|Annu. Rev. Astron. Astrophys. 1994. 32:
Copyright © 1994 by . All rights reserved
10.1. Reappraisal of Baryonic Dark Matter Candidates
By way of summarizing the key points of this review, and also because it provides an opportunity to mention some candidates that have not yet been covered, we conclude with a reappraisal of the various baryonic dark matter candidates (cf Carr 1990, Dalcanton et al 1994).
SNOWBALLS Condensations of cold hydrogen can be excluded in most mass ranges. In order to avoid being disrupted by collisions within the age of the Universe, they must have a mass of at least 1 g (Hegyi & Olive 1983, Wollman 1992). Constraints in the mass range above this have been discussed by Hills (1986): Snowballs are excluded by the upper limit on the frequency of encounters with interstellar meteors between 10-3g and 107g, by the number of impact craters on the Moon between 107g and 1016g, and by the fact that no interstellar comet has crossed the Earth's orbit in the last 400 years between 1015g and 1022g. The limits are marginally stronger for halo objects, because of their larger velocities, and are shown in Figure 3. Hegyi & Olive (1983) have argued that snowballs would be evaporated by the microwave background, but Phinney (1985) has pointed out that this only happens below a mass of 1022g. De Rujula et al (1992) have claimed an even stronger limit on the grounds that snowballs smaller than 10-7 M ~ 1026g would be evaporated within the age of the Universe by their own heat; this is also indicated in Figure 3. Another argument against snowballs is that, since one would expect only hydrogen to condense, the cosmic helium abundance would be increased to an unacceptably high value if the fraction of the Universe going into them were more than (1 - Ymin / Ymax), where Ymin is the minimum primordial abundance ( 0.2) and Ymax is the maximum presolar helium abundance ( 0.3). This suggests that the fraction must be less than 30%.
BROWN DWARFS Fragmentation could in principle lead to objects smaller than 0.08 M and there may be evidence that such brown dwarfs form prolifically in cooling flows (Section 9.1). Such objects might be detectable as infrared sources; it is not surprising that IRAS has not found them but ISO or SIRTF could be expected to detect brown dwarfs with masses down to 0.01 M (Section 9.5). Another important signature of brown dwarfs, in either our own or other galactic halos, is the intensity fluctuations in stars or quasars induced by their microlensing effects. This effect would be observable for objects over the entire brown dwarf mass range and may have already been found (Sections 7.2, 7.3, and 7.7). Observations of microlensing on different timescales could also give information about the mass spectrum of the brown dwarfs (De Rujula et al 1991). The brown dwarf scenario currently appears to be the most plausible. In any case, the combination of infrared and microlensing searches should soon either confirm or eliminate it.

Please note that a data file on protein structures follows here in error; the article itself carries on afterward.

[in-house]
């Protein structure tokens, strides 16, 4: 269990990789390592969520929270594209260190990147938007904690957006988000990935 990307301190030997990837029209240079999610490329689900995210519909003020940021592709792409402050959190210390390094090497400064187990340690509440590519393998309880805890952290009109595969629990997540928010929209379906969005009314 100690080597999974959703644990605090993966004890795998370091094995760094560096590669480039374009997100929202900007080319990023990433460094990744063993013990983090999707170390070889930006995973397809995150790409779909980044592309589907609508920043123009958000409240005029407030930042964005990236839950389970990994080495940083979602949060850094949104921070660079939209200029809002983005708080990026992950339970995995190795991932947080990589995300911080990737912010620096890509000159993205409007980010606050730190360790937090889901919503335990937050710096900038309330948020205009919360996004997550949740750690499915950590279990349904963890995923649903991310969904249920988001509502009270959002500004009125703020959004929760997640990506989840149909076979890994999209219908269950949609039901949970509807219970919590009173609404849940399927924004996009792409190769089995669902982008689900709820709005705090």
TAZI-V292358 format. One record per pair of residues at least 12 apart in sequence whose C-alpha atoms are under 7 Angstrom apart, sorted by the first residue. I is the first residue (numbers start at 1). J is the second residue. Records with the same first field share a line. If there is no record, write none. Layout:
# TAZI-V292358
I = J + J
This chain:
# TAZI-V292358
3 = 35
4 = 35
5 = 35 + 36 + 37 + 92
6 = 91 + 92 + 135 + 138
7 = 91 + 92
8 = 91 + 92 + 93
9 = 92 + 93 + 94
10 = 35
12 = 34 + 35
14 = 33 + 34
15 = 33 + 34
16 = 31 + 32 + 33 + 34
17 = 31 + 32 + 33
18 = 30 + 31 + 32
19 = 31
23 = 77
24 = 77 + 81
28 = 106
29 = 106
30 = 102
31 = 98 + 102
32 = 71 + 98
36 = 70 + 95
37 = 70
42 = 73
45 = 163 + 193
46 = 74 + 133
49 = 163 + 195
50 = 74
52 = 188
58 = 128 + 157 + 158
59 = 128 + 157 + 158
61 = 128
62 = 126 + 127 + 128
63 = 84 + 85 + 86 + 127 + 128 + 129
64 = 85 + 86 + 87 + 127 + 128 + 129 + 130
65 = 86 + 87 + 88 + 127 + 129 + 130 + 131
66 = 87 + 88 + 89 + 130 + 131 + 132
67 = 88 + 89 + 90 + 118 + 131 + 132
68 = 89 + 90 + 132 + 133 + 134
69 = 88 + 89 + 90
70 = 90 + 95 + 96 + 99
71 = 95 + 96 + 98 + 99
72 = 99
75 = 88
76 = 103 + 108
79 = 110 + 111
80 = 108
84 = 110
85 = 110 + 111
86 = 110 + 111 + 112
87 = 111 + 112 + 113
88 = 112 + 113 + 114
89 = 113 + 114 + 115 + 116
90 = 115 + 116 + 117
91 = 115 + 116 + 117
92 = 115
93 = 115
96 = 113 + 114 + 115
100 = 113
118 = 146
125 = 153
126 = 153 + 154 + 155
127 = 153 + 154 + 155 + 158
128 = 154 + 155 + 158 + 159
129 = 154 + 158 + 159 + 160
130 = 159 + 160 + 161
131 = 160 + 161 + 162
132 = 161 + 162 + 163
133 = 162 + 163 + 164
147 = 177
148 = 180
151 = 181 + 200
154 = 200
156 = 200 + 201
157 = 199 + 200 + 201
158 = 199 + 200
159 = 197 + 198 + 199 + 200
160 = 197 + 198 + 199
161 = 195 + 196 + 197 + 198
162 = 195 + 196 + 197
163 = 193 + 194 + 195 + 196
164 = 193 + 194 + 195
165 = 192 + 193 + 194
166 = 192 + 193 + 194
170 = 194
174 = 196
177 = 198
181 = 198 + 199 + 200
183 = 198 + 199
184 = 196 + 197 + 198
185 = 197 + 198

M-DWARFS Stars in the range 0.3-0.8 M are excluded from solving any of the dark matter problems by background light limits (Section 5.1). Lower mass hydrogen-burning stars would also seem to be excluded by source count constraints and infrared measurements of other galaxy halos (Section 9.3).
WHITE DWARFS These would be the natural end-state of stars with initial mass in the range of 0.8-8 M and they could certainly fade below detectability if they formed sufficiently early in the history of the Galaxy. The fraction of the original star that is left in the white dwarf remnant is low but one could still produce a lot of dark matter if there were many generations of stars (Larson 1986). In some sense white dwarfs are the most conservative candidates, since we know that they form prolifically today. The problem is that one needs a very contrived mass spectrum if they are presumed to make up galactic halos: The IMF must be restricted to between 2 and 8 M to avoid producing too much light or too many metals (Ryu et al 1990) and even then one must worry about excessive helium production (Section 5.3). However, this scenario would have many interesting observational consequences, such as an abundance of cool white dwarfs (Tamanaha et al 1990) and a large number of X-ray sources formed from white dwarf binaries which have coalesced into neutron stars (Silk 1993). A potential problem is that the fraction of white dwarfs in binaries might produce too many type 1a supernovae (Smecker & Wyse 1991), although this might actually be required to explain the high-velocity pulsars moving towards the disk in our own Galaxy (Eichler & Silk 1992). Even if white dwarfs do not have a high enough density to explain the halo dark matter, they could still explain the dark matter in the Galactic disk (if this exists).